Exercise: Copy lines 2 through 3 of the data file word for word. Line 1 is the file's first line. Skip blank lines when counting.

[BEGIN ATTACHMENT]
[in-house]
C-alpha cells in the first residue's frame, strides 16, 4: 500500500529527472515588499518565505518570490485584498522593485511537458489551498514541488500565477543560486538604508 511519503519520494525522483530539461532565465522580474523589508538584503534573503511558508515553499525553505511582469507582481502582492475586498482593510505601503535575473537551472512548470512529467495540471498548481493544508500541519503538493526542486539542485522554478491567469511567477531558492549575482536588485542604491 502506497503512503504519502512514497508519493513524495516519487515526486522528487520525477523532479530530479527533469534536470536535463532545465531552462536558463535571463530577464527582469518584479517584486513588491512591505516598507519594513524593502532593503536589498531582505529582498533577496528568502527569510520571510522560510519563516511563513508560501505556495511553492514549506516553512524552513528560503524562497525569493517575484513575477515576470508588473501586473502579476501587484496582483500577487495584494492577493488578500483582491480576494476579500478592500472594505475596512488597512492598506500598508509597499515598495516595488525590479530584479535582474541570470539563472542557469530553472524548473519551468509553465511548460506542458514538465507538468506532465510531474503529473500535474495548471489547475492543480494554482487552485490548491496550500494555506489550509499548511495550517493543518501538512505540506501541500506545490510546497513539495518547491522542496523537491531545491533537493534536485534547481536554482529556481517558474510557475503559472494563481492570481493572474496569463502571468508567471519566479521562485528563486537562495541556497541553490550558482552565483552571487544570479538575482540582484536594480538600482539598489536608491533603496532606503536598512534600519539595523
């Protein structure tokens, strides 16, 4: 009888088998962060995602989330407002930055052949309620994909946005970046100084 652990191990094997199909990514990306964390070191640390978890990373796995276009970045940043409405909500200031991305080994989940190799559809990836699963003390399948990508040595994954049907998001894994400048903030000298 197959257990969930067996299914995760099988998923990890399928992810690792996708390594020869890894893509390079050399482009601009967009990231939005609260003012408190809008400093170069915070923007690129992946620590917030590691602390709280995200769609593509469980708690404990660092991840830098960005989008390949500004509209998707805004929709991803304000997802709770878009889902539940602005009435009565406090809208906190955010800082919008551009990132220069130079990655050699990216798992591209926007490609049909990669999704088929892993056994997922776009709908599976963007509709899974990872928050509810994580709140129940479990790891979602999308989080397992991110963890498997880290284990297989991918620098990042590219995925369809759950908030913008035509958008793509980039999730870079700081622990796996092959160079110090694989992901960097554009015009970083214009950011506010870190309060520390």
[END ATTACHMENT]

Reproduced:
C-alpha cells in the first residue's frame, strides 16, 4: 500500500529527472515588499518565505518570490485584498522593485511537458489551498514541488500565477543560486538604508 511519503519520494525522483530539461532565465522580474523589508538584503534573503511558508515553499525553505511582469507582481502582492475586498482593510505601503535575473537551472512548470512529467495540471498548481493544508500541519503538493526542486539542485522554478491567469511567477531558492549575482536588485542604491 502506497503512503504519502512514497508519493513524495516519487515526486522528487520525477523532479530530479527533469534536470536535463532545465531552462536558463535571463530577464527582469518584479517584486513588491512591505516598507519594513524593502532593503536589498531582505529582498533577496528568502527569510520571510522560510519563516511563513508560501505556495511553492514549506516553512524552513528560503524562497525569493517575484513575477515576470508588473501586473502579476501587484496582483500577487495584494492577493488578500483582491480576494476579500478592500472594505475596512488597512492598506500598508509597499515598495516595488525590479530584479535582474541570470539563472542557469530553472524548473519551468509553465511548460506542458514538465507538468506532465510531474503529473500535474495548471489547475492543480494554482487552485490548491496550500494555506489550509499548511495550517493543518501538512505540506501541500506545490510546497513539495518547491522542496523537491531545491533537493534536485534547481536554482529556481517558474510557475503559472494563481492570481493572474496569463502571468508567471519566479521562485528563486537562495541556497541553490550558482552565483552571487544570479538575482540582484536594480538600482539598489536608491533603496532606503536598512534600519539595523
């Protein structure tokens, strides 16, 4: 009888088998962060995602989330407002930055052949309620994909946005970046100084 652990191990094997199909990514990306964390070191640390978890990373796995276009970045940043409405909500200031991305080994989940190799559809990836699963003390399948990508040595994954049907998001894994400048903030000298 197959257990969930067996299914995760099988998923990890399928992810690792996708390594020869890894893509390079050399482009601009967009990231939005609260003012408190809008400093170069915070923007690129992946620590917030590691602390709280995200769609593509469980708690404990660092991840830098960005989008390949500004509209998707805004929709991803304000997802709770878009889902539940602005009435009565406090809208906190955010800082919008551009990132220069130079990655050699990216798992591209926007490609049909990669999704088929892993056994997922776009709908599976963007509709899974990872928050509810994580709140129940479990790891979602999308989080397992991110963890498997880290284990297989991918620098990042590219995925369809759950908030913008035509958008793509980039999730870079700081622990796996092959160079110090694989992901960097554009015009970083214009950011506010870190309060520390």